Attempts to Regulate Internet in Maine Fall Short

Net neutrality legislation fails; Senate adopts non-binding resolution to

study issue

Jun 07, 2007, 01:00 ET from FreedomWorks

    WASHINGTON, June 7 /PRNewswire-USNewswire/ -- Advocates for the
 regulation of the internet were defeated in their efforts to pass a law for
 so called 'net neutrality' in Maine this week. After failing to find the
 votes necessary to pass binding legislation, the Maine Legislature decided
 to "study" the issue and passed a non-binding resolution (LD 1675) asking
 Maine's Public Advocate's Office to submit a report on net neutrality for
 the Utilities Committee by February 1, 2008.
     The resolution is not law, and asks only for further examination of the
 issue. However it does acknowledge that broadband policy is a federal
 issue, and any state regulations will be preempted by federal legislation.
     For the last two years FreedomWorks has been engaged in a campaign to
 educate citizens on how so-called "net neutrality" mandates would open the
 floodgates to government meddling in a market that is currently competitive
 and dynamic. These efforts have flown in the face of big-government
 advocates such as and Common Cause that are pushing net
 neutrality regulation under the guise of being pro-consumer.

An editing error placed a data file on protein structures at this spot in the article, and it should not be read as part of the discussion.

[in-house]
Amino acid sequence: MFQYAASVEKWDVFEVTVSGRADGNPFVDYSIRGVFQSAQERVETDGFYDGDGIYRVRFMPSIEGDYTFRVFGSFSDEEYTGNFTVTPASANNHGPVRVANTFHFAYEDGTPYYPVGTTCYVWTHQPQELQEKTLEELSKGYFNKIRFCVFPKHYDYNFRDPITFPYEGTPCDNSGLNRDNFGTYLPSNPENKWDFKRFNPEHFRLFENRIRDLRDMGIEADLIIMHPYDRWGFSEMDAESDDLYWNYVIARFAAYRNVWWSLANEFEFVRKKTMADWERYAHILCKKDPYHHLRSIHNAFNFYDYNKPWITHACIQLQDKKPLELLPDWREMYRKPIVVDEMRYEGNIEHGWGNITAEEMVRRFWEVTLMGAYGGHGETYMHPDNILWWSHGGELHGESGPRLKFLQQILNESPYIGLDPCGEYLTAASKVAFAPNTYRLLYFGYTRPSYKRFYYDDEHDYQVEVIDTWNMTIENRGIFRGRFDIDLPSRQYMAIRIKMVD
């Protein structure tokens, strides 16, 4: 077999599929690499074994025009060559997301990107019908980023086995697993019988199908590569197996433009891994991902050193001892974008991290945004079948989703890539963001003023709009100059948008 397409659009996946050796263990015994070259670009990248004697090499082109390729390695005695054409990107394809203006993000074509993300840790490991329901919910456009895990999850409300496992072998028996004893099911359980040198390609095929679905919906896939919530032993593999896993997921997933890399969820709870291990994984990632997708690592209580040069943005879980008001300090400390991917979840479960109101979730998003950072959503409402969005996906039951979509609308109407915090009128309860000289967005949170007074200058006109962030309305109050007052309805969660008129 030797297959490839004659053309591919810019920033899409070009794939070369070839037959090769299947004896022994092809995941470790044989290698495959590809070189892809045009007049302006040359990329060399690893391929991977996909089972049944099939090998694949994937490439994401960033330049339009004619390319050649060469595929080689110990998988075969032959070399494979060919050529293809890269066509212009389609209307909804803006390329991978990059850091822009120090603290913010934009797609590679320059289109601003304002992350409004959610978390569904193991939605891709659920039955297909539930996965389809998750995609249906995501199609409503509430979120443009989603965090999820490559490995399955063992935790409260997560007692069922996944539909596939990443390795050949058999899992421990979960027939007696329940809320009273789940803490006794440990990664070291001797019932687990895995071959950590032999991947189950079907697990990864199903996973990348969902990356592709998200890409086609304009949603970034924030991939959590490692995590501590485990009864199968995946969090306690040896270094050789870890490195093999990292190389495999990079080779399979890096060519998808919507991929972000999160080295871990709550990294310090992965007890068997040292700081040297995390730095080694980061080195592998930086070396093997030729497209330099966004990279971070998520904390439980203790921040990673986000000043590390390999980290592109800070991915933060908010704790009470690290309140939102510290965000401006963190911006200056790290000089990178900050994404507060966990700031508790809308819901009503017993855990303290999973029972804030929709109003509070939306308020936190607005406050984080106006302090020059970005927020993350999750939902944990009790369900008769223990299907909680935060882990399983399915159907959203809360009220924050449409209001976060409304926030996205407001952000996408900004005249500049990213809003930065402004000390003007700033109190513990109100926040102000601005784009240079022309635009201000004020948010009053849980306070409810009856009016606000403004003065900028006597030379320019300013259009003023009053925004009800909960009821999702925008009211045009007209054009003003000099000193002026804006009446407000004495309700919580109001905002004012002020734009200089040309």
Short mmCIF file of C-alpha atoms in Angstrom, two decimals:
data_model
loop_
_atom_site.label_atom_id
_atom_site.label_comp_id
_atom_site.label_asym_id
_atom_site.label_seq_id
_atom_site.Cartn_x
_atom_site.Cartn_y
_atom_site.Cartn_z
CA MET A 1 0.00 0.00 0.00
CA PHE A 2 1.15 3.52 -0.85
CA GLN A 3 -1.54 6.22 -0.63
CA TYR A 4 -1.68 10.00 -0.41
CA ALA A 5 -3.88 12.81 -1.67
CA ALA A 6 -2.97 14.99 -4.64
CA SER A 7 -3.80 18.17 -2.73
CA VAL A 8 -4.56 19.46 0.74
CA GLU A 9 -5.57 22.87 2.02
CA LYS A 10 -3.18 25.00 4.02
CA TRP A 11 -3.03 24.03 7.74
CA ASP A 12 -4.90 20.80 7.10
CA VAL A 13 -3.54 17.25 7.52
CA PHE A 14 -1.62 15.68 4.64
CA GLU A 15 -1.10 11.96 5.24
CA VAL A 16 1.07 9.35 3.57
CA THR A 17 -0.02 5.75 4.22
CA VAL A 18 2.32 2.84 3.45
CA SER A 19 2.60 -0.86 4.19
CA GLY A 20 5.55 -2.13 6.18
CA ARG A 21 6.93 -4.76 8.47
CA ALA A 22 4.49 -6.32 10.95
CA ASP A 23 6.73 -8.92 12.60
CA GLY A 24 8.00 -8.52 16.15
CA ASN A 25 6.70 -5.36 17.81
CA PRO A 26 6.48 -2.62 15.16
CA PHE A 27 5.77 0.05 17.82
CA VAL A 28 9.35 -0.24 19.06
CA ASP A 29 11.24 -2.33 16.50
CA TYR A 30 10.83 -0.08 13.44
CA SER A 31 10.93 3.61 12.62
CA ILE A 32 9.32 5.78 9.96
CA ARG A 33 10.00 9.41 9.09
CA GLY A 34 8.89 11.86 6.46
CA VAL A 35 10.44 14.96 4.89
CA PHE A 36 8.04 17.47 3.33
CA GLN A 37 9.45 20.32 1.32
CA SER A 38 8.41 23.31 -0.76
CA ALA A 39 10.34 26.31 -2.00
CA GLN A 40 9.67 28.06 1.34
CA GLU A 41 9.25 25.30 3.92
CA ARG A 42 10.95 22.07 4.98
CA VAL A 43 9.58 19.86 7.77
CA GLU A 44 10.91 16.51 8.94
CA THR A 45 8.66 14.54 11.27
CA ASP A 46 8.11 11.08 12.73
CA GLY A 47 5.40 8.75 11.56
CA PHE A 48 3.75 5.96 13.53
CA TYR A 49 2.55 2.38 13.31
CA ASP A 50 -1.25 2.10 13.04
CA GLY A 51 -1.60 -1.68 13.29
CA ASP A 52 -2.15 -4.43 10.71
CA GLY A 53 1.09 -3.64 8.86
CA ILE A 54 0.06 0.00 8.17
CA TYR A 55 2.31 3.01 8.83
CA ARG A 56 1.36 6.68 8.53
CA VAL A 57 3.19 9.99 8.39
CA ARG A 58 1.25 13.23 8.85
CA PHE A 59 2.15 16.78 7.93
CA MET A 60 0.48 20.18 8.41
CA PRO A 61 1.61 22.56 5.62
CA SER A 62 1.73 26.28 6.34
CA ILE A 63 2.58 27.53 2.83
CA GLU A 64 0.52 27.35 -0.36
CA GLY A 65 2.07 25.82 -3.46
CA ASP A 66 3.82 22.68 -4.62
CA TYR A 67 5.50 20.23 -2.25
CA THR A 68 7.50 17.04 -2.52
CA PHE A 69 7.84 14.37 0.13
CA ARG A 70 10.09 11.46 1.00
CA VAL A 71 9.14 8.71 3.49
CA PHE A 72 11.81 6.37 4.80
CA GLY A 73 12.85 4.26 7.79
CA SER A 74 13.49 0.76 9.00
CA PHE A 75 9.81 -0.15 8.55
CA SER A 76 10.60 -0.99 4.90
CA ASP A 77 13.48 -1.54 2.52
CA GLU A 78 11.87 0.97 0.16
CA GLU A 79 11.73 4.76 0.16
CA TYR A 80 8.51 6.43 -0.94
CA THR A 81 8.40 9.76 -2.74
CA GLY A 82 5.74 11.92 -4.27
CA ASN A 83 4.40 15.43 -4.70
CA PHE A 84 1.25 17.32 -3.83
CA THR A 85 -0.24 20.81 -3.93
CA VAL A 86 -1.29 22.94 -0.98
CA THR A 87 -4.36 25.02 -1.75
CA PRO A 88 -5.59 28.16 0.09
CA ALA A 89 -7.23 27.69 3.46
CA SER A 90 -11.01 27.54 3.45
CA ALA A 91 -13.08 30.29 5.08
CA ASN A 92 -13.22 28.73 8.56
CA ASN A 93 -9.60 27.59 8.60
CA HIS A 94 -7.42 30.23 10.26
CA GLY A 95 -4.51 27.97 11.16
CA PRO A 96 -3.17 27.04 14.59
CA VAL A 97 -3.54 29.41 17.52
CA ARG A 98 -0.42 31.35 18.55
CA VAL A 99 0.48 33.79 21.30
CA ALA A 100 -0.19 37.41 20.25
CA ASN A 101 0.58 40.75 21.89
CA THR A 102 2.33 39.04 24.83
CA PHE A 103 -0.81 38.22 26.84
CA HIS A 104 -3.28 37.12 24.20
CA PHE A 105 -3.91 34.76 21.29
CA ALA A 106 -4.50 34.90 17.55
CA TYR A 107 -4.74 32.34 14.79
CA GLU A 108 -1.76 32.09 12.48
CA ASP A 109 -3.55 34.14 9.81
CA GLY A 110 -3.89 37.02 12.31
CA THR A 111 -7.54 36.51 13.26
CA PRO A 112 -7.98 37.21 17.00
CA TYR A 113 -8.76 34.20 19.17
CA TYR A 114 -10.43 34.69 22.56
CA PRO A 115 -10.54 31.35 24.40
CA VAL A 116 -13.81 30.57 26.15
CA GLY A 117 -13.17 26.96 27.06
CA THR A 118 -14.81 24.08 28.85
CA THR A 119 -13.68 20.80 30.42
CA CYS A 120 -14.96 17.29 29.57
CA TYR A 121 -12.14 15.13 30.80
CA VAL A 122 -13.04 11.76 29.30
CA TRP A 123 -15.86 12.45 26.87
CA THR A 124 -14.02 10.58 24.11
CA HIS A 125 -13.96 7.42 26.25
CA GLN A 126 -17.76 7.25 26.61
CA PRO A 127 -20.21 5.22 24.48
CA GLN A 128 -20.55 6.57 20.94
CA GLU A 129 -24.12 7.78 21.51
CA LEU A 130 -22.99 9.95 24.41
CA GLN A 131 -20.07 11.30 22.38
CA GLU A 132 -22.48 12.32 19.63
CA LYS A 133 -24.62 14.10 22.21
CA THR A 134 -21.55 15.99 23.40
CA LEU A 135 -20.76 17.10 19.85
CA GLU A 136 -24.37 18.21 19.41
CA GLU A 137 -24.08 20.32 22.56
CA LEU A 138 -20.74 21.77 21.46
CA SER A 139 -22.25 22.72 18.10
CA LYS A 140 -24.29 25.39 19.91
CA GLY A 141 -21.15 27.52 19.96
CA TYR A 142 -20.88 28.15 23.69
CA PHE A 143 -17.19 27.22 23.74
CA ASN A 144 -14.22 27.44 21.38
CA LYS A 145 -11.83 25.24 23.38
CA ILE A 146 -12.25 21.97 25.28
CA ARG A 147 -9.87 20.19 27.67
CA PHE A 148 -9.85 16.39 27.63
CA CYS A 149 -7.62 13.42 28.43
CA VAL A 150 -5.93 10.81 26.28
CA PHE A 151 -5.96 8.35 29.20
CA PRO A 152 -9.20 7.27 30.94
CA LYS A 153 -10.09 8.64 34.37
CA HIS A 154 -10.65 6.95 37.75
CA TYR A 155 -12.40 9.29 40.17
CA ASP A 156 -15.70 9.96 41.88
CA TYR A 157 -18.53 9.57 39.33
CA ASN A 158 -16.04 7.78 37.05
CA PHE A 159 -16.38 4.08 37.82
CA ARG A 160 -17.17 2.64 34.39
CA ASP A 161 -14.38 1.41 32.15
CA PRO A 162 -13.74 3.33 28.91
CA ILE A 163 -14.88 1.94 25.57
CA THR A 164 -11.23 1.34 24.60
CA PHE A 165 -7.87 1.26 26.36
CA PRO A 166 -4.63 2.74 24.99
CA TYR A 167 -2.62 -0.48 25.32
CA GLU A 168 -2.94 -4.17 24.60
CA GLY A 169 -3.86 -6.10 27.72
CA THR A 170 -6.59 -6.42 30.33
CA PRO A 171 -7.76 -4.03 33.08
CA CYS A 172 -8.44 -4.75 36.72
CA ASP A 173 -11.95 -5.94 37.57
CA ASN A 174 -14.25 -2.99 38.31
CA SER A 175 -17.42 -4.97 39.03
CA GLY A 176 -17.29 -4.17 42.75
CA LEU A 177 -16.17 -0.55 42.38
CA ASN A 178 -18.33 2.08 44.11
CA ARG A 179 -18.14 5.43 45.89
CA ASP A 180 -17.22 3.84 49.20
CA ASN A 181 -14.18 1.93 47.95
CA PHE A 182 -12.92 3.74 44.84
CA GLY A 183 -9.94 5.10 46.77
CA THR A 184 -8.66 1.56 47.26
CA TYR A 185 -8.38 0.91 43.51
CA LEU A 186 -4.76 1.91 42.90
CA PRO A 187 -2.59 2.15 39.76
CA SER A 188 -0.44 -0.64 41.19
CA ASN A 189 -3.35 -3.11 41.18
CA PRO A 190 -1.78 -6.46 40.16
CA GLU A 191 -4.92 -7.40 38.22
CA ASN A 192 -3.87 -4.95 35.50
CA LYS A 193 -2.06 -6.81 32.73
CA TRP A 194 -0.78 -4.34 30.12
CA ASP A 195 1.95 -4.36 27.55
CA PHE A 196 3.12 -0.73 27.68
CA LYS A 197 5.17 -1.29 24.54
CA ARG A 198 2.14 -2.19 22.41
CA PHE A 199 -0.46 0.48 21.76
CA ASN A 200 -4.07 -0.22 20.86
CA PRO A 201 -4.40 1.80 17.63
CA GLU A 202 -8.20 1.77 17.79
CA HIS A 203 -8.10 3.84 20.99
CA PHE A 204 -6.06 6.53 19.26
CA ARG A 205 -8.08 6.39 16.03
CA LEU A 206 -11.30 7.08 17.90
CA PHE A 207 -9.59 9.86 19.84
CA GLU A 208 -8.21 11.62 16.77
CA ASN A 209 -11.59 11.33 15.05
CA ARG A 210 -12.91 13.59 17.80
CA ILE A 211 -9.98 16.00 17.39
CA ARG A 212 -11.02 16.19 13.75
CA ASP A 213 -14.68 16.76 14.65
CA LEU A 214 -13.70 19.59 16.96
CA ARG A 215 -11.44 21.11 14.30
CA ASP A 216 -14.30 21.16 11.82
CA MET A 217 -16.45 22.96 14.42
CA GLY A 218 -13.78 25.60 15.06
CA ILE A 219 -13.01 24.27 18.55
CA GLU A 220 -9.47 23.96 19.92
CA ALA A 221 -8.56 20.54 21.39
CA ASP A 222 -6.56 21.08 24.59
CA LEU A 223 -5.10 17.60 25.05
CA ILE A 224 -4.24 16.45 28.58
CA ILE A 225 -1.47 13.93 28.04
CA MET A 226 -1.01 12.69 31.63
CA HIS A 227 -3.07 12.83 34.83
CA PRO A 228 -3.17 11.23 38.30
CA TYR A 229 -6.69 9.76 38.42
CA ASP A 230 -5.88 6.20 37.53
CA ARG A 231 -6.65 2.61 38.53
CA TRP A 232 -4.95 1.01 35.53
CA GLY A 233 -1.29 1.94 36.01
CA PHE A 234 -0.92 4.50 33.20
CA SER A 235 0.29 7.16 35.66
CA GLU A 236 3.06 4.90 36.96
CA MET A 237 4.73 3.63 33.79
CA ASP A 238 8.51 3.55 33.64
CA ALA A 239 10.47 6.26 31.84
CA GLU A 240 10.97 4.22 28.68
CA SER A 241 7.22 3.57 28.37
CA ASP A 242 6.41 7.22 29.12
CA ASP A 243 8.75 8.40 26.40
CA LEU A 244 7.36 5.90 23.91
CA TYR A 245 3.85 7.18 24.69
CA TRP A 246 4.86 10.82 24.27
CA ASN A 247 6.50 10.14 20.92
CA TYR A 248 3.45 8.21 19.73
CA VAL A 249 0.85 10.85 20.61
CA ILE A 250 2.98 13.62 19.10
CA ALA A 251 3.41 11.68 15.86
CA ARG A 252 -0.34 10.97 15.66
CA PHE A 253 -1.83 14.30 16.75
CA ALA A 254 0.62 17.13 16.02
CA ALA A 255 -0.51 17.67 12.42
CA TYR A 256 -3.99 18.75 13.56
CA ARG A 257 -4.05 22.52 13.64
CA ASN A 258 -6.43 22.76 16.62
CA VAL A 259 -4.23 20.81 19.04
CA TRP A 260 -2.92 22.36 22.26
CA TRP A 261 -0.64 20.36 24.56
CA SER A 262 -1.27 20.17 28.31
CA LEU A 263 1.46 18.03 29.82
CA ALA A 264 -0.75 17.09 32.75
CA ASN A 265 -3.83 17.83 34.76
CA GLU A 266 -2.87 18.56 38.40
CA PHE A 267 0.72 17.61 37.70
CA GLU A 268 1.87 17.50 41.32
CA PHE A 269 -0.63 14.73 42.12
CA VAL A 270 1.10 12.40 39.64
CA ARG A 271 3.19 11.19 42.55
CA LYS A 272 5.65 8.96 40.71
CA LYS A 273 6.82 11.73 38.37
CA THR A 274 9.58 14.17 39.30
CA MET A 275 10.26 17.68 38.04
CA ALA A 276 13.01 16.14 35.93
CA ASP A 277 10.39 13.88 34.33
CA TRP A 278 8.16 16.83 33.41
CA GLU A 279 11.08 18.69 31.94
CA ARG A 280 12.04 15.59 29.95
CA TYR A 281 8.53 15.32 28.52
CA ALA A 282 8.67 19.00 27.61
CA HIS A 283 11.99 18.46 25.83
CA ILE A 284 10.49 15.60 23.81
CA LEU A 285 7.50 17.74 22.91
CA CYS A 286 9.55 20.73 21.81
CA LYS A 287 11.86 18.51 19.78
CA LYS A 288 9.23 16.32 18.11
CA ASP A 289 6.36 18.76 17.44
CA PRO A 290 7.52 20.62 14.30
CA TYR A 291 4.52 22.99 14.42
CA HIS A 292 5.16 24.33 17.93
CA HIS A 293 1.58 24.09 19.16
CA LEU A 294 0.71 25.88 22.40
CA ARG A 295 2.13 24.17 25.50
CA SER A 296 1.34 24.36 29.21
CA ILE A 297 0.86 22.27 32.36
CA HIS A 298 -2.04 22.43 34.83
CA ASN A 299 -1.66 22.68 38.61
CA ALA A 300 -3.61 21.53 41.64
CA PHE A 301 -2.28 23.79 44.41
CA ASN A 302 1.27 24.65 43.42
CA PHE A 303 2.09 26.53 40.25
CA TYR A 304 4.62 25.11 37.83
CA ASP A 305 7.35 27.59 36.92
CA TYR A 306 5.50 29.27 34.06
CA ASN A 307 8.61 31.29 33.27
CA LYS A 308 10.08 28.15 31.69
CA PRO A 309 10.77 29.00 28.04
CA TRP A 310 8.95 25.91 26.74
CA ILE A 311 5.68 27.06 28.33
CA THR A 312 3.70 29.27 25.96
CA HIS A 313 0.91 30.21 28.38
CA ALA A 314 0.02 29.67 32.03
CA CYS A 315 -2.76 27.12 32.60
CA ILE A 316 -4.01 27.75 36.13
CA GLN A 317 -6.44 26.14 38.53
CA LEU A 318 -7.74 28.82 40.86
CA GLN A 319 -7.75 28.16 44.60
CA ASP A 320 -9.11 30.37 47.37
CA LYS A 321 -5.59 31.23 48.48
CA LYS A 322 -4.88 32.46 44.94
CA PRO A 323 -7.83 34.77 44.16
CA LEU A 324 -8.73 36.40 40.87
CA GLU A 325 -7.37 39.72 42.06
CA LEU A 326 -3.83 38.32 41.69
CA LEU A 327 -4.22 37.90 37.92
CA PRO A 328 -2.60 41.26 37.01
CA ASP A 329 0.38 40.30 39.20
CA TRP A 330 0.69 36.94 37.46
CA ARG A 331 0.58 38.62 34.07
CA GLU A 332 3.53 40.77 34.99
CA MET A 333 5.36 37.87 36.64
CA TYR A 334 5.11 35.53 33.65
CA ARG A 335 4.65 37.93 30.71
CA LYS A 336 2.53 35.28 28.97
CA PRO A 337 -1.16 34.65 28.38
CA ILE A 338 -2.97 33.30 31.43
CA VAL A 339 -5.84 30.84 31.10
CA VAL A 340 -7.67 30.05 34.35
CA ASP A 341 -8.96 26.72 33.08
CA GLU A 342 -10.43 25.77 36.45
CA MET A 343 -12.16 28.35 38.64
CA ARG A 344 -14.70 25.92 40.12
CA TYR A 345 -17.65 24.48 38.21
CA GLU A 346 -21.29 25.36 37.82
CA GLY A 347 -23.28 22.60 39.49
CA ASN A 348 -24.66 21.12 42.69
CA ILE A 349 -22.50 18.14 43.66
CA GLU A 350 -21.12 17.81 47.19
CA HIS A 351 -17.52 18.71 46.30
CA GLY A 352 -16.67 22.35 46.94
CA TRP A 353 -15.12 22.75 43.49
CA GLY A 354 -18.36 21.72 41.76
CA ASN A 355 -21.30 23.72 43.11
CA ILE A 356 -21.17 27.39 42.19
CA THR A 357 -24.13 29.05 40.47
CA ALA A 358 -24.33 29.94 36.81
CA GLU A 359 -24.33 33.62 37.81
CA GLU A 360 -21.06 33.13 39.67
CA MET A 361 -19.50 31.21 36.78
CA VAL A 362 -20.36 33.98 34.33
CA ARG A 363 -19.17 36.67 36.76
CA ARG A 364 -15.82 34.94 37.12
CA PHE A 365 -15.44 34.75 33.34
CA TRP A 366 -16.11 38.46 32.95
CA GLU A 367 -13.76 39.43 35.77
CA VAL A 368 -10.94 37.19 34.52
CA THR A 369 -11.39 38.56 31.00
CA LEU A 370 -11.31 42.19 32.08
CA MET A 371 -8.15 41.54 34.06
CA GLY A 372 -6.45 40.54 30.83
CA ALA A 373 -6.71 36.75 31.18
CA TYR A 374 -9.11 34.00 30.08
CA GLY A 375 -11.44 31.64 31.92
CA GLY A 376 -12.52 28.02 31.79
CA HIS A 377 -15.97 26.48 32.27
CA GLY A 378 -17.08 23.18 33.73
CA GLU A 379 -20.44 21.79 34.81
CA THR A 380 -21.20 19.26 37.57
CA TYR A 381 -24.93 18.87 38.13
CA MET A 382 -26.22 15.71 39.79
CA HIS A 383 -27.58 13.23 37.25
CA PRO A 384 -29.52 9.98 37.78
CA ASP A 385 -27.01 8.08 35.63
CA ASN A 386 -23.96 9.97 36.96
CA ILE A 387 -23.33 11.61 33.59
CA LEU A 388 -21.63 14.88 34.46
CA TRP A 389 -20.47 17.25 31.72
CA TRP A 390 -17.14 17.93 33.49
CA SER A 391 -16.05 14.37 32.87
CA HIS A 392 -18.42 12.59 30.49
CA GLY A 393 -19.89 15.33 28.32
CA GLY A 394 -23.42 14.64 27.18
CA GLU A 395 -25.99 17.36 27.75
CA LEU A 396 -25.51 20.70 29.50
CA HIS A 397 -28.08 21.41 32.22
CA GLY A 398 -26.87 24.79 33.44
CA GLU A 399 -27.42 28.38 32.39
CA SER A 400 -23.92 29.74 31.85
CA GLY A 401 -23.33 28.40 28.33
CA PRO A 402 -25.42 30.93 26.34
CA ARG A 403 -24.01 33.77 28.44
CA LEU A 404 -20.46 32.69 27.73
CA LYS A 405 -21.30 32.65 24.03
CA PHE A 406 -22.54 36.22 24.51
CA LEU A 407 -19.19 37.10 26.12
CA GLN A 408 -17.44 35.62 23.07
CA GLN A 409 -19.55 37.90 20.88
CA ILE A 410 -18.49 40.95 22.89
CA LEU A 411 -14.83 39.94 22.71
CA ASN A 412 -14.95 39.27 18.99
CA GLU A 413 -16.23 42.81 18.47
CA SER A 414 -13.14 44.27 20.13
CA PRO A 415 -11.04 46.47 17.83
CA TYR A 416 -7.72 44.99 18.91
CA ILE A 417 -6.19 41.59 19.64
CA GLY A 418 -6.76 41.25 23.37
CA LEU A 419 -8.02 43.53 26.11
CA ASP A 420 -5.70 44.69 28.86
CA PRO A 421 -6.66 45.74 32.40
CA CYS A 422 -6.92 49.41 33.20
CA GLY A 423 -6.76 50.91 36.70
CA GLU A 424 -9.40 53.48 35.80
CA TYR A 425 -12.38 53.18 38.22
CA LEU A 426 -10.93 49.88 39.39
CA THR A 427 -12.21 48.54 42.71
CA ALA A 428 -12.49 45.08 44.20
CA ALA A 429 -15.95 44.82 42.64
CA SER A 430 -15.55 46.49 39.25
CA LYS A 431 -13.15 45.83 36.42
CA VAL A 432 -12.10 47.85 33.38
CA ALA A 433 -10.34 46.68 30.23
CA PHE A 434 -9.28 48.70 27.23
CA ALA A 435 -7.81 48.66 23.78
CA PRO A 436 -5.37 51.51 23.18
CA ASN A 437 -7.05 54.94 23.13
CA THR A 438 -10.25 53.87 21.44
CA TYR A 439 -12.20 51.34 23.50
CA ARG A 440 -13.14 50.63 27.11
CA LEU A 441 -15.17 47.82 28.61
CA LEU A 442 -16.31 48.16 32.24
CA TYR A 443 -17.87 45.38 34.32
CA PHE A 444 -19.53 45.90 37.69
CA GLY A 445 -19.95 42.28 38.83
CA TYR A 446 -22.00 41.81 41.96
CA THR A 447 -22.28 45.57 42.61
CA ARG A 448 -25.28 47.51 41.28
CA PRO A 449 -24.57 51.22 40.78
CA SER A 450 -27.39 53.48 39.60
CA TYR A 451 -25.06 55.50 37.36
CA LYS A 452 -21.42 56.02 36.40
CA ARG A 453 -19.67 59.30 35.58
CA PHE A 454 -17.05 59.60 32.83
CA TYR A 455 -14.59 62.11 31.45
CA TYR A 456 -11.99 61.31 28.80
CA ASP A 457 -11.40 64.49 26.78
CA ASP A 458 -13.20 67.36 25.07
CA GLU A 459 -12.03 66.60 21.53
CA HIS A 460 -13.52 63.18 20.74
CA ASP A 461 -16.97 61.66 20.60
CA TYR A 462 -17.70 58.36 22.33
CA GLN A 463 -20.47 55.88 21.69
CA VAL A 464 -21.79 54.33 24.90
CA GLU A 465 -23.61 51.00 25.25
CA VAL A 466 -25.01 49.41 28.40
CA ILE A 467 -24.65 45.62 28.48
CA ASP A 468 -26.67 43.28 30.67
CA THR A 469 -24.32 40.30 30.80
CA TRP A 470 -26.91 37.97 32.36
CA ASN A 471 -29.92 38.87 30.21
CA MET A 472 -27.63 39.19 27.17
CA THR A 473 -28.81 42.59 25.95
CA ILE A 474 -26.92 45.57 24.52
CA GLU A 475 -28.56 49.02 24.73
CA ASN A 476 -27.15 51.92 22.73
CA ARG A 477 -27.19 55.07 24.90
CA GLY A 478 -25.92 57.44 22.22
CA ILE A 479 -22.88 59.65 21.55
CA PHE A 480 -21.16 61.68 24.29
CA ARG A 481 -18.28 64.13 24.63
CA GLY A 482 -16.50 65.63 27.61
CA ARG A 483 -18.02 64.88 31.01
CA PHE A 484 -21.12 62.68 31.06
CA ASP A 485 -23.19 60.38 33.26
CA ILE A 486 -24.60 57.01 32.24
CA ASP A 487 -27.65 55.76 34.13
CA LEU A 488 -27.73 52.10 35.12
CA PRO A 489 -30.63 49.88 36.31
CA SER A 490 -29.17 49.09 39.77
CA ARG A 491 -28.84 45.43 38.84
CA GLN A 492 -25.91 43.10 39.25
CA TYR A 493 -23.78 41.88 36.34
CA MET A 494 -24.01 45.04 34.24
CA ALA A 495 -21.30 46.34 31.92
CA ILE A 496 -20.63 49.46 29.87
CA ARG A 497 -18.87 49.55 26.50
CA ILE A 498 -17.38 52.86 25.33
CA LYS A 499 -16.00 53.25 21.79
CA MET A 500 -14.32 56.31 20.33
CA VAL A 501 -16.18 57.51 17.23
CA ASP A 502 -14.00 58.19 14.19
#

FreedomWorks Chairman and former House Majority Leader Dick Armey
     "Net neutrality is simply a solution in search of a problem. The
 Federal Communications Commission already has sufficient authority under
 existing law to regulate and correct anticompetitive practices. Additional
 regulation in this area is unnecessary.
     Maine's economy has been in a difficult spot in recent years, and most
 legislators realize that Maine needs a world class telecom infrastructure
 to compete. Net Neutrality would serve as a disincentive to broadband
 deployment and infrastructure upgrades, especially in rural areas. To move
 the state forward, Maine needs lower taxes and fewer regulations to allow
 business to better compete and grow. Rather than creating a new law for a
 hypothetical problem, Maine did the right thing by not adding to its
 economic woes through net neutrality."

SOURCE FreedomWorks